Luigi Sabatelli (Florence 1772 – Milan 1850)

Roman Warrior with Javelin

IMG_5141 WEBLuigi Sabatelli (Florence 1772 – Milan 1850), Roman Warrior with Javelin, preliminary drawing

Luigi was an Italian painter, printmaker and draughtsman. After training in Florence in the Neoclassical tradition, he won a scholarship to study in Rome. From 1789 to 1794, the young artist lived and studied in Rome under the patronage of Tommaso Puccini, an intellectual and connoisseur who later became Director of the Gallerie Fiorentine. 

Sabatelli was first attracted to the rigor of François-Guillaume Ménageot, who taught at the Académie de France, but later became interested in a more contemporary classicism, practiced by the followers of David, such as François-Xavier Fabre.

Sabatelli returned to Florence in 1795 and began to introduce into his painting elements borrowed from Antoine-Jean Gros. Sabatelli’s paintings of the 1790s and early 1800s, for example the Florentine Plaque (1801), the Plague Victims of Jaffa and the large-scale battles commissioned by Tommaso Puccini, are closely related to the Napoleonic battle scenes of Gros and Anne-Louis Girodet.

In 1808, at the age of 35, he was appointed the Chair of Painting at The Accademia di Belle Arti di Brera (Academy of Fine Arts of Brera), where he remained for 40 years.

Between the end of the 18th century and the beginning of the 19th century, Sabatelli worked on a group of etchings of the Via Crucis, which became the most widely circulated series in Tuscany.

His first important work in oils was the large picture representing the Meeting of David and Abigail, which now hangs opposite Benvenuti’s Judith in the Arezzo Cathedral. At this time, he established himself as one of the key figures in the revival of Florentine painting. For inspiration he turned to literature, dwelling particularly on characters from Dante. In order to expand his repertory, he also drew on Shakespeare and Milton, whose works were becoming increasingly popular.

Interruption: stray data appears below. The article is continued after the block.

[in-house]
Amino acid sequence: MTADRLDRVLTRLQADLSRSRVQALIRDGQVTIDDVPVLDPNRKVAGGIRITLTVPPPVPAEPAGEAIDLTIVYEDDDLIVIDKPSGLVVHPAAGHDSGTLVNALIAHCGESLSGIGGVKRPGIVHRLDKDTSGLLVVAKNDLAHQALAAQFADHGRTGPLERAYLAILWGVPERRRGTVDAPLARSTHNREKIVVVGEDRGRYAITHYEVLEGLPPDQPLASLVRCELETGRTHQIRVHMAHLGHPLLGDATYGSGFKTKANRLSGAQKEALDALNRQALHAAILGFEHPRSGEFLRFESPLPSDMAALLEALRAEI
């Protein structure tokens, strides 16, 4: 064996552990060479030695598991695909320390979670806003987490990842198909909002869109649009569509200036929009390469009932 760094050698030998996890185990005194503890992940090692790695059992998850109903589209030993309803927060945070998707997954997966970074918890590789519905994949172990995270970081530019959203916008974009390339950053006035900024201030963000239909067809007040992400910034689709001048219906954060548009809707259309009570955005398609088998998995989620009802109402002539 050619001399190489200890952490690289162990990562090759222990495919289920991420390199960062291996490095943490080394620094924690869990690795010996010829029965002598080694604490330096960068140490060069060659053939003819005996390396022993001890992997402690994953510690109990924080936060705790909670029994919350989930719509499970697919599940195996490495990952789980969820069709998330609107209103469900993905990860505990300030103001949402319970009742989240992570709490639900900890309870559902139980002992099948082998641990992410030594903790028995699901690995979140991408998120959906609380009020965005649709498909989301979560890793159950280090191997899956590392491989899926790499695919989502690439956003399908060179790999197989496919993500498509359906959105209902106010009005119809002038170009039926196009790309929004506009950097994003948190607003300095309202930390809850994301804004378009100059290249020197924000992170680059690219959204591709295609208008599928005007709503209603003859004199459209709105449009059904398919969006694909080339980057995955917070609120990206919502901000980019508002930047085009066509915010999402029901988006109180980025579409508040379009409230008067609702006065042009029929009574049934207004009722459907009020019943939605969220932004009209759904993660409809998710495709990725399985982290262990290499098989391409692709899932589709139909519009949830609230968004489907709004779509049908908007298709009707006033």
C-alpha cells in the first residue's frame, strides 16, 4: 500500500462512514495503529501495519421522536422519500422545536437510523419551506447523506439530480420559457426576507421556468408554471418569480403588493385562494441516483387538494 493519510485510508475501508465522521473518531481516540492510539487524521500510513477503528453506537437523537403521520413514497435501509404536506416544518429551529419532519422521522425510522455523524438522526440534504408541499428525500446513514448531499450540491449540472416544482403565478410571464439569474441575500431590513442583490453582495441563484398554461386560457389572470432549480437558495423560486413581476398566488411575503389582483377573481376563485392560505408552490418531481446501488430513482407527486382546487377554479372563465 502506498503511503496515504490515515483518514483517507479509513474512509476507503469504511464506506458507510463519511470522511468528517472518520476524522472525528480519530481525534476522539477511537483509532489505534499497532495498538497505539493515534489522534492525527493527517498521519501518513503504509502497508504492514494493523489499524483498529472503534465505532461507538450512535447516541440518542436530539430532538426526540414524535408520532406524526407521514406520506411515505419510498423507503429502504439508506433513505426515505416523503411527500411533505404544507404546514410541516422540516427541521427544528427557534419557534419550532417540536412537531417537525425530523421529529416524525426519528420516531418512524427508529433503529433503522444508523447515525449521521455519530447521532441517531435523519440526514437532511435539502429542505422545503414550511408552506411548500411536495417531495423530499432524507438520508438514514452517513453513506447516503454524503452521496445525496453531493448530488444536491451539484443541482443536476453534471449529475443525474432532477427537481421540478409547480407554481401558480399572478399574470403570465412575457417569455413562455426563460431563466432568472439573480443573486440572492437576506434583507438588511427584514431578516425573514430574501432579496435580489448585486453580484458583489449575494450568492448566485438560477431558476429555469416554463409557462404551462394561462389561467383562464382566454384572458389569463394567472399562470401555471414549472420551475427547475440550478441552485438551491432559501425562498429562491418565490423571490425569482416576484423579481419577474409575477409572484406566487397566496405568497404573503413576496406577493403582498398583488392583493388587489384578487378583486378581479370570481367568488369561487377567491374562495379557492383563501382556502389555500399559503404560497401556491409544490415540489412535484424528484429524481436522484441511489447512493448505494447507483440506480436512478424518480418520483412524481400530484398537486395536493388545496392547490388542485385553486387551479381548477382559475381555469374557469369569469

His most famous work, made in Florence during 1820-25, is in the Hall of the Iliad at the Pitti Palace (the first room of the Picture Gallery), consisting of eight lunettes and a large circular medallion illustrating scenes from the Homeric poems. He is also know for the decoration of Niccolò Puccini’s villa in Pistoia (1840) and paintings of Astronomy and Mathematics (1841) for the Tribuna in the Palazzo della Specola (now the Museo Zoologico ‘la Specola’) in Florence.

His sons, Giuseppe (1813–1843) and Francesco Sabatelli (1801–1829), were also painters and professors of art in Florence; both died young. Sabatelli’s pupils included Carlo Arienti, Giuseppe Sogni, Luigi Pedrazzi, Giuseppe Penuti, Michelangelo Fumagalli, Giacomo Marinez, Girolamo Daverio Luzzi, and Giulio Arrivabene.